Thankfully, my chiropractor had a cancelation that same day. He rotated my vertebrae back in line with the others, pushed my sacrum back where it belonged, and helped release weeks of built-up tension on the left side.

20130831 DSC 9856

The following day, I did a gentle practice at home and vowed to return to Mysore the following day.  But then the excuses popped up again. I told myself that my body was too stiff for mysore and that I’d just do my practice at home.  Then, after finishing the sun salutations, I left my mat to rescue my son from issues uploading his essay for school to the turnitin website… and never made it back. I didn’t make it there for today’s Led Primary Series either which is unfortunate because there is no Mysore at my studio over the weekend. Instead, I started with the my own ashtanga practice but deviated from the series just after the Sun Salutations. After inserting a chair twist in a desperate attempt to realign my spine, I fell into my own series of do-what-makes-you-feel-good poses. By the time I hit the shower to get ready for work, I felt good physically and equally excited about not giving up on my practice all together. Yet, I also felt a little guilty for not sticking with the sequence.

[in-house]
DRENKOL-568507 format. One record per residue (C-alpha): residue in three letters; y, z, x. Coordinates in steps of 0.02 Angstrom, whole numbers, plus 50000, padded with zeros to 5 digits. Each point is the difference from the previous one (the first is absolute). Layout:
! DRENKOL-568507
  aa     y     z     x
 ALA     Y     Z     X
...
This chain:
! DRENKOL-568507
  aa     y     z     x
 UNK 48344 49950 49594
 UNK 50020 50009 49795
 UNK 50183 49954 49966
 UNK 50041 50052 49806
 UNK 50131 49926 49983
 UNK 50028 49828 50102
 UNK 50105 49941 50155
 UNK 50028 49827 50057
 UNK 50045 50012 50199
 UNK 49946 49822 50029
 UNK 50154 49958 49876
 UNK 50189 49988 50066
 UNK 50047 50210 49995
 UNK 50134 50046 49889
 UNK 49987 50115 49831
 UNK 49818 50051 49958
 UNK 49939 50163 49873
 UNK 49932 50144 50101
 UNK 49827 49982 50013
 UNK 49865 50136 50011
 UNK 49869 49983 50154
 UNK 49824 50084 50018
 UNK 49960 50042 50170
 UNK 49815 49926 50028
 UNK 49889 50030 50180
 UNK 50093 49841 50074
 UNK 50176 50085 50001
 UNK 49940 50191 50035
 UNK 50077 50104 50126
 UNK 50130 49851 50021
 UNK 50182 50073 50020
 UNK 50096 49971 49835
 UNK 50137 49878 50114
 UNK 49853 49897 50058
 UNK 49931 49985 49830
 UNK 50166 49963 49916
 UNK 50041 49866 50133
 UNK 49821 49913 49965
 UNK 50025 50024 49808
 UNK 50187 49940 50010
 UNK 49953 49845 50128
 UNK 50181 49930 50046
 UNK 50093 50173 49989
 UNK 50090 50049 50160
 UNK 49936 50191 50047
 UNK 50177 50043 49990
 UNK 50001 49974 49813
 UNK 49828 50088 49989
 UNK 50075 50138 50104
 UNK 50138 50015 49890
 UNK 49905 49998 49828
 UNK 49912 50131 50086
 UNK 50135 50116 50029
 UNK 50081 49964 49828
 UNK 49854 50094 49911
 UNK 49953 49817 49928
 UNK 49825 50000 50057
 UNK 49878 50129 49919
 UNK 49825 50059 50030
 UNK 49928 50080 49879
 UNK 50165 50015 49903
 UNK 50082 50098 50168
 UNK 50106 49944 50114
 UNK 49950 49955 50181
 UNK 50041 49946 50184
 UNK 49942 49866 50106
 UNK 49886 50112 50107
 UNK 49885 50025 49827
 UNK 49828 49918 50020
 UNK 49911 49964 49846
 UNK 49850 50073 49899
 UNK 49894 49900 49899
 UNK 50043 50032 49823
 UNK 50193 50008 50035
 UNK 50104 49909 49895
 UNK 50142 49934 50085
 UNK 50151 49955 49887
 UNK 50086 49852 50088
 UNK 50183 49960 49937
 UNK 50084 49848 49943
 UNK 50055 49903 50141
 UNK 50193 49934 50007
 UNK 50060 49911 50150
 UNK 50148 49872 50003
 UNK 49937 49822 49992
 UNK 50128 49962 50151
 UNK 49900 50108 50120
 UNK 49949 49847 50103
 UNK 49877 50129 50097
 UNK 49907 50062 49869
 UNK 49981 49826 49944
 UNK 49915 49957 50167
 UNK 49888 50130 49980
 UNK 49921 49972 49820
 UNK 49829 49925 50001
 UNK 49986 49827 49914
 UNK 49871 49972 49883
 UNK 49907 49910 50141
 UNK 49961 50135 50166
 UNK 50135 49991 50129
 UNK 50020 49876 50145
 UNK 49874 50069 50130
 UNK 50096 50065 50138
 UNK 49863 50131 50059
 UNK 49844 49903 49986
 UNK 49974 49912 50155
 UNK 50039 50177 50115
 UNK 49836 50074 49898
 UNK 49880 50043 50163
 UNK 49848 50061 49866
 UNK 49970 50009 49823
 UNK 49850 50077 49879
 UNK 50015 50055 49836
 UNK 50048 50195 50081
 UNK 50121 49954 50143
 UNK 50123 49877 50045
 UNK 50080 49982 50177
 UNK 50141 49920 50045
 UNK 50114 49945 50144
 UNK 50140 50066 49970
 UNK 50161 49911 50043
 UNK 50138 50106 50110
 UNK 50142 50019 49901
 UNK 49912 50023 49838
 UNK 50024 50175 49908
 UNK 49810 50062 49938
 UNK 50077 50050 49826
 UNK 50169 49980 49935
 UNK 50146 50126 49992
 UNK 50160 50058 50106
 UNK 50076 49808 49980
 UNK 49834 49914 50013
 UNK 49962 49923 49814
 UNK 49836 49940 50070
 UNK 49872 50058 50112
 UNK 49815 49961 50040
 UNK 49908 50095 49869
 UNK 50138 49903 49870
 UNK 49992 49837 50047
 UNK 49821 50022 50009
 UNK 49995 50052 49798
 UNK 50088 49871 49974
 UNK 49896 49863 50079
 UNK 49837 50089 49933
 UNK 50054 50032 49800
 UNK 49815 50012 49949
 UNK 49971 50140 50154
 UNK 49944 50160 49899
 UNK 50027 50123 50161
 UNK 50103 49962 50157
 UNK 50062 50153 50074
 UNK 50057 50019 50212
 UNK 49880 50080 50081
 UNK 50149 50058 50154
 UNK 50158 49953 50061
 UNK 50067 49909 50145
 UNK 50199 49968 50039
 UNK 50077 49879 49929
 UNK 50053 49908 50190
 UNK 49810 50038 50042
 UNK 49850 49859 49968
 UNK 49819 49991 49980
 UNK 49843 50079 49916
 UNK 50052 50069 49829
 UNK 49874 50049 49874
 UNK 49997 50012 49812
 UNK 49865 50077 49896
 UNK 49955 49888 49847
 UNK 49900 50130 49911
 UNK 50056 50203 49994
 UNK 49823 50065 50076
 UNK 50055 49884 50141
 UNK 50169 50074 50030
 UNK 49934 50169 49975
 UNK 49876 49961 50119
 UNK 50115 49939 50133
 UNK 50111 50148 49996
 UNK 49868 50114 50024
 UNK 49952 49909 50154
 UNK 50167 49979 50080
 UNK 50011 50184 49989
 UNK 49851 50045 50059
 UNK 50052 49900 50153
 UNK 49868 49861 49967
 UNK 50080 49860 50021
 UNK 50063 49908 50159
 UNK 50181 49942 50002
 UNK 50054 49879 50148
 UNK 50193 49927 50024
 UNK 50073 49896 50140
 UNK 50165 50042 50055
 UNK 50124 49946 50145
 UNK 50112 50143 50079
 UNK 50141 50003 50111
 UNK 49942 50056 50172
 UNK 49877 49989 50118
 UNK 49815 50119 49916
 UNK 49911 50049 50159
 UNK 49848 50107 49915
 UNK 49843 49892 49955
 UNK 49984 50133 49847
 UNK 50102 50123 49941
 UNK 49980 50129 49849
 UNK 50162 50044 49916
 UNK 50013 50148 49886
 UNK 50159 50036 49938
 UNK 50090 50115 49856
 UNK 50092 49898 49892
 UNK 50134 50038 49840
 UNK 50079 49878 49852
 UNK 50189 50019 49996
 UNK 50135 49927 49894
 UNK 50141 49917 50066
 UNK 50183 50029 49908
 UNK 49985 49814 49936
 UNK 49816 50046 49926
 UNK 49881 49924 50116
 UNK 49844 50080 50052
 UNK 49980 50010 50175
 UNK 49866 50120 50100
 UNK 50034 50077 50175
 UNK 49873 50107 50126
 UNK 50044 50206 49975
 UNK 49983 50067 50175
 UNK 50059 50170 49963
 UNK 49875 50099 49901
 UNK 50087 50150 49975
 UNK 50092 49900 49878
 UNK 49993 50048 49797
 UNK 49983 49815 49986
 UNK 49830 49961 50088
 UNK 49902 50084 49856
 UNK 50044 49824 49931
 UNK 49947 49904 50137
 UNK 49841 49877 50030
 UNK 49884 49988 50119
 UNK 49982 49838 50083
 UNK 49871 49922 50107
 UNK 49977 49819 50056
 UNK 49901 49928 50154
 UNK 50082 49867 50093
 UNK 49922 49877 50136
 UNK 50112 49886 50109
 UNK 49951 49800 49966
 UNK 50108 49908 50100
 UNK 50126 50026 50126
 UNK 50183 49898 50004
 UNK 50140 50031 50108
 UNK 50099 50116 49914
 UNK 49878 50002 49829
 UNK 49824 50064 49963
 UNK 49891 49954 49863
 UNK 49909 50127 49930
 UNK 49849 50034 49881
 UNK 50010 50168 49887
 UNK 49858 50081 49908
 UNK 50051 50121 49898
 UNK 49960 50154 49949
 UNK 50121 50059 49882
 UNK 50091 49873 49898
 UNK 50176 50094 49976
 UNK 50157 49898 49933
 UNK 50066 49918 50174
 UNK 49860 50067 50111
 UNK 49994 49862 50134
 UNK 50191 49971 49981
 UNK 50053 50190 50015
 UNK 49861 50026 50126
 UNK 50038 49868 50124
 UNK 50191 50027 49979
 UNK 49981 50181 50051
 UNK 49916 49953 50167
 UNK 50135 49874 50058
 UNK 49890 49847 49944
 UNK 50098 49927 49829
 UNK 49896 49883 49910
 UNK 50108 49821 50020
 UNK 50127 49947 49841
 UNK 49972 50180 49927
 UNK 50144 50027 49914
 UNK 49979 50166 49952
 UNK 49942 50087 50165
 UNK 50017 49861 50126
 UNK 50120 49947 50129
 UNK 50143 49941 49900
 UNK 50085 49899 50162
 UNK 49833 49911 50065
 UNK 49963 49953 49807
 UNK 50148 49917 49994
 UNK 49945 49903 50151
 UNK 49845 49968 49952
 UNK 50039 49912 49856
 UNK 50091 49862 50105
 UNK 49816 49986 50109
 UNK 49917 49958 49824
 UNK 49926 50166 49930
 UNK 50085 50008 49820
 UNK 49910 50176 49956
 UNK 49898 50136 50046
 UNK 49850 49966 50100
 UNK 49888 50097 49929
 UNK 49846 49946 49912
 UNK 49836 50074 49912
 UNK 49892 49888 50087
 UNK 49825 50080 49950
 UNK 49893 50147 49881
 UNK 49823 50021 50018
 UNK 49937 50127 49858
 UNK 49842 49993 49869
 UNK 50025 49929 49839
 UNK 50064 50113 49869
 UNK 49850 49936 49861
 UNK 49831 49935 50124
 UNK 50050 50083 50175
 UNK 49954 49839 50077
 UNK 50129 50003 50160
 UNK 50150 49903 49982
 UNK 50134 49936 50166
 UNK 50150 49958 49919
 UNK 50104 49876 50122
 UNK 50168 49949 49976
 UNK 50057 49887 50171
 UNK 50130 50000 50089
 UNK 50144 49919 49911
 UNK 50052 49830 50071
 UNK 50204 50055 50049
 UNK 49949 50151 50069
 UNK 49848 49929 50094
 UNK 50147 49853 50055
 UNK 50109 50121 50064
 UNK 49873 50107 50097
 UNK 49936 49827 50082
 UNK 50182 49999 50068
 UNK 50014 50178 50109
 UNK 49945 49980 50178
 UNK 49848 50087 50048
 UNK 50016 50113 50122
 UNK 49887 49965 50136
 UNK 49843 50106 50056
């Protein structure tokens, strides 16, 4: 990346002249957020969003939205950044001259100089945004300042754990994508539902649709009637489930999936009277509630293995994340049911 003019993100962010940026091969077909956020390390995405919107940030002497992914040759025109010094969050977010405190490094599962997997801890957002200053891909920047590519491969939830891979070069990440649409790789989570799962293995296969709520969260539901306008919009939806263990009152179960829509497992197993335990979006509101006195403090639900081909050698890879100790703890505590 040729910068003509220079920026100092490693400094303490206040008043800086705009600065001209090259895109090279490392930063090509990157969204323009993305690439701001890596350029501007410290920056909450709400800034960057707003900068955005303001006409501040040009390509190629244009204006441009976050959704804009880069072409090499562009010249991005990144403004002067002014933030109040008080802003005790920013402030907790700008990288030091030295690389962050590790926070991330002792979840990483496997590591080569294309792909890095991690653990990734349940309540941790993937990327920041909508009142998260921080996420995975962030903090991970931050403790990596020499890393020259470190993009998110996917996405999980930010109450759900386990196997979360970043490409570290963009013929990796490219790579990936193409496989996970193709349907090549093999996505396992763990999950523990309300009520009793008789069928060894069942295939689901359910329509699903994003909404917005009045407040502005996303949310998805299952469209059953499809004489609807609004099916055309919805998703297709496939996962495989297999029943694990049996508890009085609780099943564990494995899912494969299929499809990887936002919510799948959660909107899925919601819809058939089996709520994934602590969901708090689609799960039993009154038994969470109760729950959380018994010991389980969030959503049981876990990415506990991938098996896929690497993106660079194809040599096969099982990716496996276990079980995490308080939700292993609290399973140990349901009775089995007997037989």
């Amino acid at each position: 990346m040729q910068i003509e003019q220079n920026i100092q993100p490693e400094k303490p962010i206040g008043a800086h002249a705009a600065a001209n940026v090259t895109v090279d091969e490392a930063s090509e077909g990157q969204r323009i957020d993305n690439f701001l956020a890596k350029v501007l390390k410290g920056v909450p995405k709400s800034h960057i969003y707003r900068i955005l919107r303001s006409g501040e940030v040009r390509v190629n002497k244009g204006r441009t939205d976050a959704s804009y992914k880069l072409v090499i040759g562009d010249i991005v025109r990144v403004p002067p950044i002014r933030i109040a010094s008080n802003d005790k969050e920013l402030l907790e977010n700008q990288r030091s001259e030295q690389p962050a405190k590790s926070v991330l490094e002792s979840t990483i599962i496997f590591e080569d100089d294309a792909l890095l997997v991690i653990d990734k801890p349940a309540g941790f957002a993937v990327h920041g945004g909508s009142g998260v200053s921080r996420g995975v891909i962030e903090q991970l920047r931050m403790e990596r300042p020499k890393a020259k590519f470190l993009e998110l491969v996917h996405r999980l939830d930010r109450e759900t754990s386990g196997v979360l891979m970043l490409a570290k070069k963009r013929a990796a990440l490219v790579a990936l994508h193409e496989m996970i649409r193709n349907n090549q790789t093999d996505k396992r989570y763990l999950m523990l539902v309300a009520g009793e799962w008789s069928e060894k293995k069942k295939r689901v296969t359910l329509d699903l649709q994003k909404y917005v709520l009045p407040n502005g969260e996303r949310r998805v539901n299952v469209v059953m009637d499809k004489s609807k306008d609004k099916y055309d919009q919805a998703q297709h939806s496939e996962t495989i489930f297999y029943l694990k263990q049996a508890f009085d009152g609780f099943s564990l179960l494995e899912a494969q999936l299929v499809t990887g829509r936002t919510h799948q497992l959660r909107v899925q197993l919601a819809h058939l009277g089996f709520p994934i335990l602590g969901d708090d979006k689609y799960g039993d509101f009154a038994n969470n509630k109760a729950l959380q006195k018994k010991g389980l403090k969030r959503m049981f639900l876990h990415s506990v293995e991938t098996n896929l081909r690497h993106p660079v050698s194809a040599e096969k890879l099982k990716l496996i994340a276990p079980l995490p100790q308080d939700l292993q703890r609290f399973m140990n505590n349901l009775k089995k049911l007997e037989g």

© Copyright Keeping Balance - Designed by Pexeto